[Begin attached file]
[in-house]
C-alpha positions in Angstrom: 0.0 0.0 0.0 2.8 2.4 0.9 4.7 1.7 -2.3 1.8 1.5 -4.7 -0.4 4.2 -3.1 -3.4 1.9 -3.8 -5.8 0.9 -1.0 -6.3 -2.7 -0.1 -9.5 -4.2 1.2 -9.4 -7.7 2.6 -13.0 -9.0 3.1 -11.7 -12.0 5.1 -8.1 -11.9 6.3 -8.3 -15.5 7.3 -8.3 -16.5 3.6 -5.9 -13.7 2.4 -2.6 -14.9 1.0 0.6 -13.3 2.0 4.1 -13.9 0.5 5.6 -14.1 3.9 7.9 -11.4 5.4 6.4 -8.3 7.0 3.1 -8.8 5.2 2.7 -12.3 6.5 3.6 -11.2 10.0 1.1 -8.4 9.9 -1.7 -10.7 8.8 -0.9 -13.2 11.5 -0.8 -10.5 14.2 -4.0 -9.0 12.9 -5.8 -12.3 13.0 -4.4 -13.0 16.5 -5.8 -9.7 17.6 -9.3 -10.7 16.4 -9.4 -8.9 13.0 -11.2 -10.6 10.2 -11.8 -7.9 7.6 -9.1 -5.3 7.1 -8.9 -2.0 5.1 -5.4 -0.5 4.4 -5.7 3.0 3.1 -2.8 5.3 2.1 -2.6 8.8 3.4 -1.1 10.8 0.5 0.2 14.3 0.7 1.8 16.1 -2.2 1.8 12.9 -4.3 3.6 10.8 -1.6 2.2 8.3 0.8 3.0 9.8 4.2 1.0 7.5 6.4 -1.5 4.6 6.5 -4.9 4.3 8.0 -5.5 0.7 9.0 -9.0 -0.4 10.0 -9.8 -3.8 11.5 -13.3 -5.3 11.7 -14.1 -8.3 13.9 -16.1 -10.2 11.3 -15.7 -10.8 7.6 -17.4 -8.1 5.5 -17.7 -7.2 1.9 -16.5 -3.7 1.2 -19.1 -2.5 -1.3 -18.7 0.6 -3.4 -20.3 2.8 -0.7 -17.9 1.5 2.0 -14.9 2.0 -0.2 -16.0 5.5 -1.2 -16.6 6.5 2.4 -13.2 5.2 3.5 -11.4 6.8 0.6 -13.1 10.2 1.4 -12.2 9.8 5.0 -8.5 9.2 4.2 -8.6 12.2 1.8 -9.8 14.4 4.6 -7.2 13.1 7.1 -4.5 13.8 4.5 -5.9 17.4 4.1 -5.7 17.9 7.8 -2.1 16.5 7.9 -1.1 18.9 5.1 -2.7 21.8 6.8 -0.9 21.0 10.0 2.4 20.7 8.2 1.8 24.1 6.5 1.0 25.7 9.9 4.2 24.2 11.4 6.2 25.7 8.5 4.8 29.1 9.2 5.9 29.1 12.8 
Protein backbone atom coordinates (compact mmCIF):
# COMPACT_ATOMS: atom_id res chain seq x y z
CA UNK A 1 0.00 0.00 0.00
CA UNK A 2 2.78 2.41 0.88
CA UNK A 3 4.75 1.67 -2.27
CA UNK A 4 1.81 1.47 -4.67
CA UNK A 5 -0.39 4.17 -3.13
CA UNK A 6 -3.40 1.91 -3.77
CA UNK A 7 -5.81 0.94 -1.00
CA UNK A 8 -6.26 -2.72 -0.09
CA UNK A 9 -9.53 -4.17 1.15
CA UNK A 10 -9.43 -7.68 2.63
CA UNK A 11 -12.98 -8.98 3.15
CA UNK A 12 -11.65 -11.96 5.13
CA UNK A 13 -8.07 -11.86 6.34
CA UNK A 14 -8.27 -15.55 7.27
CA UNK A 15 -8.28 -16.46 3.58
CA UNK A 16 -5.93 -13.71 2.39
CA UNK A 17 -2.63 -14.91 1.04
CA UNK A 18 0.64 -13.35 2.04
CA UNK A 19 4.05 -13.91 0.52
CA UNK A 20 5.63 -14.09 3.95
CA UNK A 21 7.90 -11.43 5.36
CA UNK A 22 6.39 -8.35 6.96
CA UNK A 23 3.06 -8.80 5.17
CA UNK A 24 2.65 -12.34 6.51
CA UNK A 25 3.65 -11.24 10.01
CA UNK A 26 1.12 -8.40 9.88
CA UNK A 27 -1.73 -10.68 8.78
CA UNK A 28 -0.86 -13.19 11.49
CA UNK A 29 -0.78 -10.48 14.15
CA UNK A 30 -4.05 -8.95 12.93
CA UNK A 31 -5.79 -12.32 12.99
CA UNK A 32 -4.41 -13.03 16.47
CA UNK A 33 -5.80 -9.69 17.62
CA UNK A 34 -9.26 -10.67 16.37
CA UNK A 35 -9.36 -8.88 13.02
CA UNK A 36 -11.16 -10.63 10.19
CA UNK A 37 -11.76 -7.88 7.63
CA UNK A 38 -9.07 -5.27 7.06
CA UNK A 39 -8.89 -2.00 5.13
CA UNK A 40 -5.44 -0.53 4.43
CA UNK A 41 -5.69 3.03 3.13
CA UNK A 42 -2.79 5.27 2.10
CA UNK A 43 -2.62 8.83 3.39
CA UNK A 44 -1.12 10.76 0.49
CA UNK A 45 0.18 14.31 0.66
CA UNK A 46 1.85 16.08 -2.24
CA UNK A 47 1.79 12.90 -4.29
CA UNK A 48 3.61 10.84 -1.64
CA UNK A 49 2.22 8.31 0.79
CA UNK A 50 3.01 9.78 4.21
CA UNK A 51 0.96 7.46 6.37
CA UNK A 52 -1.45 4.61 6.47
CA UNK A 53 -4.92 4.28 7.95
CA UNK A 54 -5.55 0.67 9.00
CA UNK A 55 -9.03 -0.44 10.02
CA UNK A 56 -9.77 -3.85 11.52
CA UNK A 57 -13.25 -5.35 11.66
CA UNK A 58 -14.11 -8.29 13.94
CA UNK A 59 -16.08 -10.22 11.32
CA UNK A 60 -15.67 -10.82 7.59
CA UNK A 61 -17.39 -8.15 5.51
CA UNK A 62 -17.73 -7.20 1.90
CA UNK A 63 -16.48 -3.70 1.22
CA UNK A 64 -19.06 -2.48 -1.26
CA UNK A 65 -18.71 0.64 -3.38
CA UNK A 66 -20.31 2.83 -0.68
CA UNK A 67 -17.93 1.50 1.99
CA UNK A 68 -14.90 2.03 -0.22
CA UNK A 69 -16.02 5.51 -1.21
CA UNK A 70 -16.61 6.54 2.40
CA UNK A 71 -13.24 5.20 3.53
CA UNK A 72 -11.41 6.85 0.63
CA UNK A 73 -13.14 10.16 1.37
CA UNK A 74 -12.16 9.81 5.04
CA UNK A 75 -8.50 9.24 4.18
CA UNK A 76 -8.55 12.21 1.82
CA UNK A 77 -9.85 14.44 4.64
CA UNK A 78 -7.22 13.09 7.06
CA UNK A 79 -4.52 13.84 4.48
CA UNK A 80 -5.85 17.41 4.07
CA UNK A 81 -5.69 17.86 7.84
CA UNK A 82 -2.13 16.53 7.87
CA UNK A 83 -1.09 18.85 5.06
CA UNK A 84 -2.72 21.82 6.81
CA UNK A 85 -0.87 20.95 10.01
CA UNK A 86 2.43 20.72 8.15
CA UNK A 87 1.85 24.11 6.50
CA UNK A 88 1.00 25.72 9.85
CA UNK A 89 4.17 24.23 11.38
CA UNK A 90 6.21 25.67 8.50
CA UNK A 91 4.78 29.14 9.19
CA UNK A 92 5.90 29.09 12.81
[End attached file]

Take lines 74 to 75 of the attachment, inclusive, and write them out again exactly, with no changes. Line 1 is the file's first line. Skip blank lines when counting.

CA UNK A 70 -16.61 6.54 2.40
CA UNK A 71 -13.24 5.20 3.53